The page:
Saalim Hakim, wide receiver/kick returner: Coach Rex Ryan called his team's performance "awful," and said, "It's hard to really pinpoint who really stepped up." Yet twice during his postgame press conference he spoke positively about Hakim -- particularly regarding his special-teams play. Hakim's spot on the 53-man roster seems pretty secure. He didn't catch a pass against the Eagles, but was the Jets' only kickoff returner, with three returns for 64 yards. And he stood out on the coverage units as well.
Jeremiah George, linebacker: When you give up 568 total yards of offense, including 276 yards on the ground, it's hard to find a standout on defense. But George was third on the team with seven tackles, including two of the Jets' four tackles for loss. The fifth-round draft pick out of Iowa State is still on the bubble in terms of a roster spot -- we'll see what happens come Saturday.
Chris Pantale, tight end: Pantale probably won't make the final roster, but he put a pretty good performance on tape in the preseason finale, with three catches for a team-high 74 yards, including a 50-yard catch and run in the first half. Jeff Cumberland, Jace Amaro and Zach Sudfeld are ahead of him on the depth chart here, but perhaps another team will be interested?
Alex Green, running back: Ryan held out Chris Johnson, Chris Ivory and Bilal Powell, and gave the start to Daryl Richardson ahead of Green, which isn't a good sign. Then, once he got in there, Green fumbled twice, which may have sealed his fate.
Oday Aboushi, guard: Aboushi will make the roster, but he probably squandered an opportunity to take the starting left guard position away from Brian Winters. Ryan started both Winters and Aboushi against the Eagles -- Winters at left guard, and Aboushi at right guard. But Aboushi picked up a pair of 10-yard penalties in the first half -- one for holding, and one for illegal use of hands.
LeQuan Lewis, cornerback: Lewis looked good early, intercepting a Matt Barkley pass in the end zone in the first quarter to snuff out an Eagles scoring drive. But then he was burnt by Arrelious Benn on a 43-yard touchdown pass, and later gave up a 32-yard reception to Jeff Maehl. Lewis, who just signed with the Jets two weeks ago, may still make the roster but only because of the Jets' lack of depth at his position.
Following a first-down handoff to Daryl Richardson, Jets coach Rex Ryan called a timeout and sent third-string QB Matt Simms onto the field. Vick was handed a visor to replace his helmet, and when the fans in half-full Lincoln Financial Field gave him a hearty cheer as he left the field, Vick doffed the visor in thanks.
"It was great," Vick said. "It was very warm. It was what I expected and I'm glad it turned out that way. It goes to show that the things that you did do were greatly appreciated."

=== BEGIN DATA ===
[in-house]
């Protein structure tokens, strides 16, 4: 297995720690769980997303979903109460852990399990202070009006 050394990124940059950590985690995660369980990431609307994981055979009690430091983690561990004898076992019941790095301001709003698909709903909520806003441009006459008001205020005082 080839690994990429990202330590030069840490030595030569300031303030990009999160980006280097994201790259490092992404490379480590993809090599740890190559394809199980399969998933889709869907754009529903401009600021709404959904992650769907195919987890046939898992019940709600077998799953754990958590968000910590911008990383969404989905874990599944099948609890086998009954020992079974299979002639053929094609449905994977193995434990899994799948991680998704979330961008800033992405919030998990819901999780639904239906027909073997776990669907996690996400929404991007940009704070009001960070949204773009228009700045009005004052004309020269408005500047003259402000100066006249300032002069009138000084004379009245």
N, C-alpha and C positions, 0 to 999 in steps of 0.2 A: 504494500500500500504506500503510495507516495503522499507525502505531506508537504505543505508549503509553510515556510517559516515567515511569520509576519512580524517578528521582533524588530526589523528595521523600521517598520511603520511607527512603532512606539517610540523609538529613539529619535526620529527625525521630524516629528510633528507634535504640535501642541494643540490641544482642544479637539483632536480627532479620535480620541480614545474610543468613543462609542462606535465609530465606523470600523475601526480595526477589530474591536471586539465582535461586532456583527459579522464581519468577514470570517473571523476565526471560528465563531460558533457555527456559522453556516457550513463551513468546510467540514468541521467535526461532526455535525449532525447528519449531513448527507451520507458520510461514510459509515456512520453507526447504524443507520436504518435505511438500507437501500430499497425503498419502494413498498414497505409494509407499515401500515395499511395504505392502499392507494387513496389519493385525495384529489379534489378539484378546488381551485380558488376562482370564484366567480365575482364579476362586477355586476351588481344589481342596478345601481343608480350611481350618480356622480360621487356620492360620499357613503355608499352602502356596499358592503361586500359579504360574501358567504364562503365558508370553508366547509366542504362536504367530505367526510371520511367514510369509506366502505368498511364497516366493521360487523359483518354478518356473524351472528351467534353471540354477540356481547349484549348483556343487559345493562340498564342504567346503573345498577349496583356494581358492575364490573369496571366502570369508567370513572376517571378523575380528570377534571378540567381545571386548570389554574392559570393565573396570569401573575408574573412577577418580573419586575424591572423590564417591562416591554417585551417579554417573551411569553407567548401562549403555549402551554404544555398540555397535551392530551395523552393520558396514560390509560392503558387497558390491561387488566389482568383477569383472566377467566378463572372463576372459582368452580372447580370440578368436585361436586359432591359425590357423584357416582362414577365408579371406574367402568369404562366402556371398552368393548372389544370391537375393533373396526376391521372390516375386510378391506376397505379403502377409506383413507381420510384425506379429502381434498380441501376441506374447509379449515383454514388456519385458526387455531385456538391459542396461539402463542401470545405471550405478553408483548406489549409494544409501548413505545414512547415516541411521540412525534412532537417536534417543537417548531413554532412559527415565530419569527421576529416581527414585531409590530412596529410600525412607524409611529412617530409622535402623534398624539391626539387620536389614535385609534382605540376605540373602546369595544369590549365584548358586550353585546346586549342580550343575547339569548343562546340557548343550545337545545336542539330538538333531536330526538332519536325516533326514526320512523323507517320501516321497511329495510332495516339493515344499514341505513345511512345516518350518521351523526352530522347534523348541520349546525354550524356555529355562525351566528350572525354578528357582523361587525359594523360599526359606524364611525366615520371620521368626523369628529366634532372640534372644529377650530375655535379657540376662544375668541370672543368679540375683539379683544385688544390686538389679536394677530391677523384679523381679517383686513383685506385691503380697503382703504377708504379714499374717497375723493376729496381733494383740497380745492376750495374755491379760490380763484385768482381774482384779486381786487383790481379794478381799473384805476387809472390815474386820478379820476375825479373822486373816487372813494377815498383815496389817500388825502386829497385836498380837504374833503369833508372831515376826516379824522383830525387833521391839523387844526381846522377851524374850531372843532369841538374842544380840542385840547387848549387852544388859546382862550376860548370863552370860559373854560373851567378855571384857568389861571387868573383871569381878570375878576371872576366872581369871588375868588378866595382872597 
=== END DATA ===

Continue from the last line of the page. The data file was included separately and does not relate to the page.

Vick spent the past five seasons with the Eagles before signing with the Jets as a free agent this past offseason. Ryan said it was his decision to send Vick out there, and then pull him after just one play.
"It was something that, obviously I know what Mike thinks about his time in Philadelphia, the people in Philadelphia and obviously I know how Philadelphia thought of Mike -- the city of Philly and the Eagle fans," Ryan said. "So I just thought it was an appropriate thing to do, kind of send him off that way."
Vick said he was surprised by the quick hook, and that he was prepared to play at least a quarter.
"As a competitor, you always want to play," Vick said. "My mindset was to go in to play, but it was abruptly brought to an end. It was [Ryan's] decision. I wasn't going to argue that."
The game was also a reunion of sorts for ex-Jets quarterback Mark Sanchez, now the backup to Nick Foles with the Eagles. Sanchez's up-and-down five-year tenure with the Jets ended last season, which he spent on injured reserve after suffering a shoulder injury in a preseason game against the New York Giants.
Ryan was criticized by many for sending Sanchez into that game against the Giants behind a backup offensive line. But Ryan and Sanchez embraced on the field before Thursday's game.
"It was good," Ryan said. "I know he's had a real nice, strong preseason. So that's great to see. I wish nothing but the best for him. He's an outstanding young man and I really mean it. I hope he does well."
1. A sort of homecoming: Michael Vick will start at quarterback for the Jets, against the team he played for the past five seasons. It'll be interesting to see how he is received by the fans in Philadelphia. The Jets are sitting all their starters, and even Vick won't play for long. Ex-Jets starter Mark Sanchez is now the backup to Nick Foles in Philly, but Eagles coach Chip Kelly isn't planning to use either of his top two QBs in this game. Nevertheless, it'll be an opportunity for Sanchez and his former teammates and coaches to reconnect on the field before and after the game.
2. Last chance? One Jet who will play is wide receiver Stephen Hill, and his job appears to be on the line. The former second-round draft pick, a major disappointment in his first two years with the team, has just two catches for 29 yards in three preseason games. Fellow wideouts Eric Decker, Jeremy Kerley and David Nelson are locks to make the final roster, and coach Rex Ryan talked up Greg Salas and Saalim Hakim on Tuesday, and fourth-round pick Jalen Saunders is currently tabbed as the team's No. 1 punt returner. Hill better make some plays Thursday, or else his Jets career could be over.